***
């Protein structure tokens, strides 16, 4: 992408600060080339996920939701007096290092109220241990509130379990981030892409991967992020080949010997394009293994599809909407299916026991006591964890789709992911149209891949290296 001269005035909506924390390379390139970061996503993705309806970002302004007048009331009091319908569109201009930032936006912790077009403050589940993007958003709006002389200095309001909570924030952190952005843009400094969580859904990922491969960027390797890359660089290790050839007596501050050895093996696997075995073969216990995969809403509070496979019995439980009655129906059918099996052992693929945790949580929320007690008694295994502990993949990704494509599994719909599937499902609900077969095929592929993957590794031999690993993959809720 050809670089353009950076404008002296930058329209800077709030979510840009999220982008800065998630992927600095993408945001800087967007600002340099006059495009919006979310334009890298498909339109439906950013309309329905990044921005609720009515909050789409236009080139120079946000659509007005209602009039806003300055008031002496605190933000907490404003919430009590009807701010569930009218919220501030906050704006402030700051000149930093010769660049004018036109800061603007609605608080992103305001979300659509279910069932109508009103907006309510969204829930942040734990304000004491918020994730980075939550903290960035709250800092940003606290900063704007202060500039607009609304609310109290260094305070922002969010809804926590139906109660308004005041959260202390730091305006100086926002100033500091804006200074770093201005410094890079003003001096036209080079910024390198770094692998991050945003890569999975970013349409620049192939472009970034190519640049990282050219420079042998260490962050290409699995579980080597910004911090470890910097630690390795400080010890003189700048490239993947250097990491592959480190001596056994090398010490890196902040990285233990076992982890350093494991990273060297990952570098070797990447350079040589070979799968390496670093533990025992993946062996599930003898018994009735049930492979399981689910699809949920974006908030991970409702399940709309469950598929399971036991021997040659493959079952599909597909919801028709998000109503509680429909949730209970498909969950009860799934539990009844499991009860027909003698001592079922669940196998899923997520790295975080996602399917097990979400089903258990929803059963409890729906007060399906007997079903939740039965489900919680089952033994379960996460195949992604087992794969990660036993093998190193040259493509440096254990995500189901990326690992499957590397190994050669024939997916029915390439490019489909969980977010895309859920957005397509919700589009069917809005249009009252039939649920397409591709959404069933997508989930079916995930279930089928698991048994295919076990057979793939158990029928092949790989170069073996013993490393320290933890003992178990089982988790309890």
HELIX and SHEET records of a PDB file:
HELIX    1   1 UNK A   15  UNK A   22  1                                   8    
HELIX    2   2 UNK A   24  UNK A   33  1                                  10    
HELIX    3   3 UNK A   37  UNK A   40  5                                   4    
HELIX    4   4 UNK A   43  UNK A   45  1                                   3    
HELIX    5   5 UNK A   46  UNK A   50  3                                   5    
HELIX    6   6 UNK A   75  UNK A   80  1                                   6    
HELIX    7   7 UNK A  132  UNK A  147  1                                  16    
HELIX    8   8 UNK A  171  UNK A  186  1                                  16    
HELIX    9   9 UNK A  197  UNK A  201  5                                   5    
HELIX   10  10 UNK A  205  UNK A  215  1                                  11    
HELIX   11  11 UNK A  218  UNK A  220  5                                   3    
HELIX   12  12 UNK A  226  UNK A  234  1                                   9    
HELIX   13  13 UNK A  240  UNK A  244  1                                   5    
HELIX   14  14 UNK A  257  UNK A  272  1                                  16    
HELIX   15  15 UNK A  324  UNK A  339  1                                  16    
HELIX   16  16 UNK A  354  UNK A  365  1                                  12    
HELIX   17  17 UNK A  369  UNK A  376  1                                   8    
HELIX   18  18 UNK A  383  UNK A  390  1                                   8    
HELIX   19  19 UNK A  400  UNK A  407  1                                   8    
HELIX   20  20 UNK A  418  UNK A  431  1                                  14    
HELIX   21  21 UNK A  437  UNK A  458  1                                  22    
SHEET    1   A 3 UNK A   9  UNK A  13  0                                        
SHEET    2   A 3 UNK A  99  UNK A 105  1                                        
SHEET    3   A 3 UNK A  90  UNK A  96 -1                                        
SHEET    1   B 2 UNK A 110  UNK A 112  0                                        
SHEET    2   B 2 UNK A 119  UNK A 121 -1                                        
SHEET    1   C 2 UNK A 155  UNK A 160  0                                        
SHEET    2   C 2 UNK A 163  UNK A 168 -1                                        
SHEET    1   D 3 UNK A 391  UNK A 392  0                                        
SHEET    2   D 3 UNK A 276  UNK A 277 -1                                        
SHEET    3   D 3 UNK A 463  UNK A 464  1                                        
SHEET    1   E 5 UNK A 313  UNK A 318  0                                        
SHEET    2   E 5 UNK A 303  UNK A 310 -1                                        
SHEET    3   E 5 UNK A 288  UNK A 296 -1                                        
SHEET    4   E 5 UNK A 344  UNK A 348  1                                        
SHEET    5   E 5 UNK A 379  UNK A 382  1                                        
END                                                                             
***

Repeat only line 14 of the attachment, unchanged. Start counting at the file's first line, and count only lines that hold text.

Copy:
HELIX   12  12 UNK A  226  UNK A  234  1                                   9    